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After solving I got $$T(s) = \frac{s^{2}+3s+3}{(s+1)(s+2)}$$

and for the stability of the system I got: $$ s_1 = -1 $$

$$ s_2 = -2 $$

So, is the system stable?


Unfortunately, your solution is not correct regarding the final transfer function. Here is a step by step solution:

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$$ W(s) = X(s) - Y(s) $$

$$ Z(s) = W(s)\cdot \frac{s}{s+1} $$

$$ R(s) = Z(s)\cdot \frac{1}{s} $$

$$ Y(s) = R(s) - W(s)\cdot \frac{1}{s+2} $$

By working out (easily) the math you can reach to the final transfer function, which is:

$$ T(s) = \frac{1}{s^2+3s+3} $$

Now, regarding the stability of the whole system. A system is stable if and pnly if the poles of the closed loop transfer function have negative real part. The poles of the above transfer function appear to be complex conjugate numbers:

$$ p_{1,2} = -1.5 \pm 0.866i $$

So, $Re(p_{1,2}) < 0 \Rightarrow $ System is stable. Until you get used to deriving transfer function from block diagrams, I strongly encourage you to write is as I have by reducing it to simpler signals and finally combine them all together at once. You can also use Simulink to create the complicated block diagram and the simple one with only one transfer function block and compare the step responses. You will find out that they are identical.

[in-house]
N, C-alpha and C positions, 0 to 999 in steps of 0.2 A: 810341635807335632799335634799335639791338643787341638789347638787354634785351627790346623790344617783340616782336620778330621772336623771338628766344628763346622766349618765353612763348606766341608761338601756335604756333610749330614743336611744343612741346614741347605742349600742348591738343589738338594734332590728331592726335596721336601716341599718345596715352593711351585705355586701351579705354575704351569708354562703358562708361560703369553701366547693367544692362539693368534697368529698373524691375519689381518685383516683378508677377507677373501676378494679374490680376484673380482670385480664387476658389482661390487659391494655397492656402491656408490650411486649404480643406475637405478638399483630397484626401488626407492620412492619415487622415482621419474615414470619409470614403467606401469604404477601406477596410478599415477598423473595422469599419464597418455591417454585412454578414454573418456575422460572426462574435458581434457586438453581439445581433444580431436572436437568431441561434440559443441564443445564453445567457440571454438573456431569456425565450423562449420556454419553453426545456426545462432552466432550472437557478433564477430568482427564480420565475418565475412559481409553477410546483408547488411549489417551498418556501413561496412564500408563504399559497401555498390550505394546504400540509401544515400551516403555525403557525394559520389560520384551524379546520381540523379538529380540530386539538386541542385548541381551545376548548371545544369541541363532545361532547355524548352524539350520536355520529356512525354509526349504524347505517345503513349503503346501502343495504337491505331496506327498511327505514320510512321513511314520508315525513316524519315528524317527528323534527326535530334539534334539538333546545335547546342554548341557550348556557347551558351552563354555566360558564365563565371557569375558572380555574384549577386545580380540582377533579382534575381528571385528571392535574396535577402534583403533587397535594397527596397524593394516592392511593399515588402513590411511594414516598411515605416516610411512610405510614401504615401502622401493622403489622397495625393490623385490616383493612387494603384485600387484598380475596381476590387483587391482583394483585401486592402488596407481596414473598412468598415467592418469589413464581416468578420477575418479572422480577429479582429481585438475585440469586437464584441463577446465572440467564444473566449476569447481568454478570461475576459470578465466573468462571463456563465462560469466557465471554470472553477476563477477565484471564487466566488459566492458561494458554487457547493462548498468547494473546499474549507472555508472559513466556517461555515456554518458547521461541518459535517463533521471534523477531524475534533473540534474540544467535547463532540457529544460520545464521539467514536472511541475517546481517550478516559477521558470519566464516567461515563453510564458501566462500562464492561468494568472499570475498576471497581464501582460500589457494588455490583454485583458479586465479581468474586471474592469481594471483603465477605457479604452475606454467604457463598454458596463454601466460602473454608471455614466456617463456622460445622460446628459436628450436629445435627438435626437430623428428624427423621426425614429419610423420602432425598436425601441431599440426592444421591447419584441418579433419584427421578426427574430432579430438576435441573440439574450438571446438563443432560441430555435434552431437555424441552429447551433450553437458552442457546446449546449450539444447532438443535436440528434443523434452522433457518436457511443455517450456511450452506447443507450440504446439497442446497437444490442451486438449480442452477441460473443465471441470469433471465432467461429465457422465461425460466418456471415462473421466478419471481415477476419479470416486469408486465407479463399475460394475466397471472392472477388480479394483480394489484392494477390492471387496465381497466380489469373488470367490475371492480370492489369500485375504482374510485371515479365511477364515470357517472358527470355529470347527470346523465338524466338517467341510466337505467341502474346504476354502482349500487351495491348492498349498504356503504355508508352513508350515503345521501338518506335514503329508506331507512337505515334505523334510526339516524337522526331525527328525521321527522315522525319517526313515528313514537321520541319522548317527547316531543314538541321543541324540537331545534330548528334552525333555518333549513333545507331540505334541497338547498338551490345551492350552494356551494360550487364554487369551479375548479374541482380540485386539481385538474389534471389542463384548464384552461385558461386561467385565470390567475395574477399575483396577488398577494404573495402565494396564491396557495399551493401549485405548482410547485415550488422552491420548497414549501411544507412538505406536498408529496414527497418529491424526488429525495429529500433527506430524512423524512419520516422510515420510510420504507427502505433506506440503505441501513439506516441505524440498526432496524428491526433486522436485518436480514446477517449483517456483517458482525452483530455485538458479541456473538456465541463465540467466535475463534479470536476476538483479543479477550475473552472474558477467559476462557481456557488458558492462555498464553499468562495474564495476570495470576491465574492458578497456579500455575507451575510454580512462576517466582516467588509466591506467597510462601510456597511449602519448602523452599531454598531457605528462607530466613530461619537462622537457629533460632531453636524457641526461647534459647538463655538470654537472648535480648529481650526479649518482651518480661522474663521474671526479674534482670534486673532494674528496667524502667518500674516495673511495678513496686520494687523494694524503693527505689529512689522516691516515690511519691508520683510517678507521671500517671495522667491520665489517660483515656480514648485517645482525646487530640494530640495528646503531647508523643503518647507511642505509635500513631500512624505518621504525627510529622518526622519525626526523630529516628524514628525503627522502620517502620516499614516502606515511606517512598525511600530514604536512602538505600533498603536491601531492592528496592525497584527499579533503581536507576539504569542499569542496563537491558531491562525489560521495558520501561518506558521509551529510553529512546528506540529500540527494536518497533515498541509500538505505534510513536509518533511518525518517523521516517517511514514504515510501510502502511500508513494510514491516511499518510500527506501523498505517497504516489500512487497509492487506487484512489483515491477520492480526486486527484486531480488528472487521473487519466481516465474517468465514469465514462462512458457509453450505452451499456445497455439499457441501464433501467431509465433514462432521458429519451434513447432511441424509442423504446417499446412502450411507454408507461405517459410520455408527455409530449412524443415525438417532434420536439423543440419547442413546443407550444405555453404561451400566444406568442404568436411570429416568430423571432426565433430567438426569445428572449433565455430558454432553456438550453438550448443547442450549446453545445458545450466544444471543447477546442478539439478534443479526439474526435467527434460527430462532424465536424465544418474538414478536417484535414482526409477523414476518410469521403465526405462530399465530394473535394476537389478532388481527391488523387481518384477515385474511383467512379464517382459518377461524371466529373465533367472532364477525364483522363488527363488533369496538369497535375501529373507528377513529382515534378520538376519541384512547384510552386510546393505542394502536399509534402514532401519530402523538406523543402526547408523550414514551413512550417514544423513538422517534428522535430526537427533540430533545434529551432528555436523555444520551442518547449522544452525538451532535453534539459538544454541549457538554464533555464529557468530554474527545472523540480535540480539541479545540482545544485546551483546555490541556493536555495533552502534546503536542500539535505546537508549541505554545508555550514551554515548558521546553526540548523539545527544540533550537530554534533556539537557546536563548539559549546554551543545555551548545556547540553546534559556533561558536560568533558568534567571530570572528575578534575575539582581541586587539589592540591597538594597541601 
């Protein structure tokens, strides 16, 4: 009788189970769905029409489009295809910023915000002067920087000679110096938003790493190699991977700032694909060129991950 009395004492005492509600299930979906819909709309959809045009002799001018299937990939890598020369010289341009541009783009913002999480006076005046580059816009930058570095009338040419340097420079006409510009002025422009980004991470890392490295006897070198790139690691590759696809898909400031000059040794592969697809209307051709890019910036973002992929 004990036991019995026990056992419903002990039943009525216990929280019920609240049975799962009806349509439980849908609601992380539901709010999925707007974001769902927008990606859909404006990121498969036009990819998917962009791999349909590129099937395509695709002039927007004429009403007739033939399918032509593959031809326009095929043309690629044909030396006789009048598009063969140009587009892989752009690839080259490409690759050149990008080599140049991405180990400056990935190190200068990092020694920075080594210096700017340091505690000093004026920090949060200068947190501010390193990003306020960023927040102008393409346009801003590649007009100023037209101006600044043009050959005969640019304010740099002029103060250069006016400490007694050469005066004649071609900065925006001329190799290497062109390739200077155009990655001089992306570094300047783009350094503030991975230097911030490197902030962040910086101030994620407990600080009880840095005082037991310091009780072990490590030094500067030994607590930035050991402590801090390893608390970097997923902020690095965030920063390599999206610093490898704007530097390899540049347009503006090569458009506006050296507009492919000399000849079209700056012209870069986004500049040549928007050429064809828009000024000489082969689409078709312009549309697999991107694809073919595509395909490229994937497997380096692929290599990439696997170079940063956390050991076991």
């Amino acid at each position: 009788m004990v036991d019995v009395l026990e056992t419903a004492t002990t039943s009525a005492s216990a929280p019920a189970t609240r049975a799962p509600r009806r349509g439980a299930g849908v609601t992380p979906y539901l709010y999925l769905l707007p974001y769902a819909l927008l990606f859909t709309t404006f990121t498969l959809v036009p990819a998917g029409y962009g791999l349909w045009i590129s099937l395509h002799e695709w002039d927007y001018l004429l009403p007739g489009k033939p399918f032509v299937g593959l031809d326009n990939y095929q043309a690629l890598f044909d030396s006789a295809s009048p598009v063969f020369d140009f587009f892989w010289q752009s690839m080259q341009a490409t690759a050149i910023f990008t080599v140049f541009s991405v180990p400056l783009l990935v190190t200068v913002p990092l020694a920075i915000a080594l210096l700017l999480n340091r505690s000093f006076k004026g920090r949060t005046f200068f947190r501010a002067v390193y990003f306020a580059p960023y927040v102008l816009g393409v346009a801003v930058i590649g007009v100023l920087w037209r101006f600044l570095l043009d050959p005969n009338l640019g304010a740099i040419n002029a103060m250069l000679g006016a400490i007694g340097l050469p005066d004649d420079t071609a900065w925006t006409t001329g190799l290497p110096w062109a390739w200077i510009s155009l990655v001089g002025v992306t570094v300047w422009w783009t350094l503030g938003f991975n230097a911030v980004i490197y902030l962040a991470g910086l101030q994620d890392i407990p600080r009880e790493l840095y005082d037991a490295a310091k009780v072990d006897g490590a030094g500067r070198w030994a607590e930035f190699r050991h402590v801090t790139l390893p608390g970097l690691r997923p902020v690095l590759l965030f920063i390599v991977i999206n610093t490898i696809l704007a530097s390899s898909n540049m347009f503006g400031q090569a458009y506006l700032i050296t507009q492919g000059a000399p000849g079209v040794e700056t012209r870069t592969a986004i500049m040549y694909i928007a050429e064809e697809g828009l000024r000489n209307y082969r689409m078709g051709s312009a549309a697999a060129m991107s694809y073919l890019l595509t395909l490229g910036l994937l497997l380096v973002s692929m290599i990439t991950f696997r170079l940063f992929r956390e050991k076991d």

• $\begingroup$ One could argue that the closed loop is only marginally stable, due to the pole zero cancellation at $s=0$ in the openloop. $\endgroup$
    – fibonatic
    Sep 5 '20 at 23:11
  • $\begingroup$ Well, yes one could argue that but obtaining an impulse response of the whole block diagram doesn't show any signs of marginal stability. System won't neither go to infinity nor deviate from zero at steady state. $\endgroup$ Sep 6 '20 at 0:13

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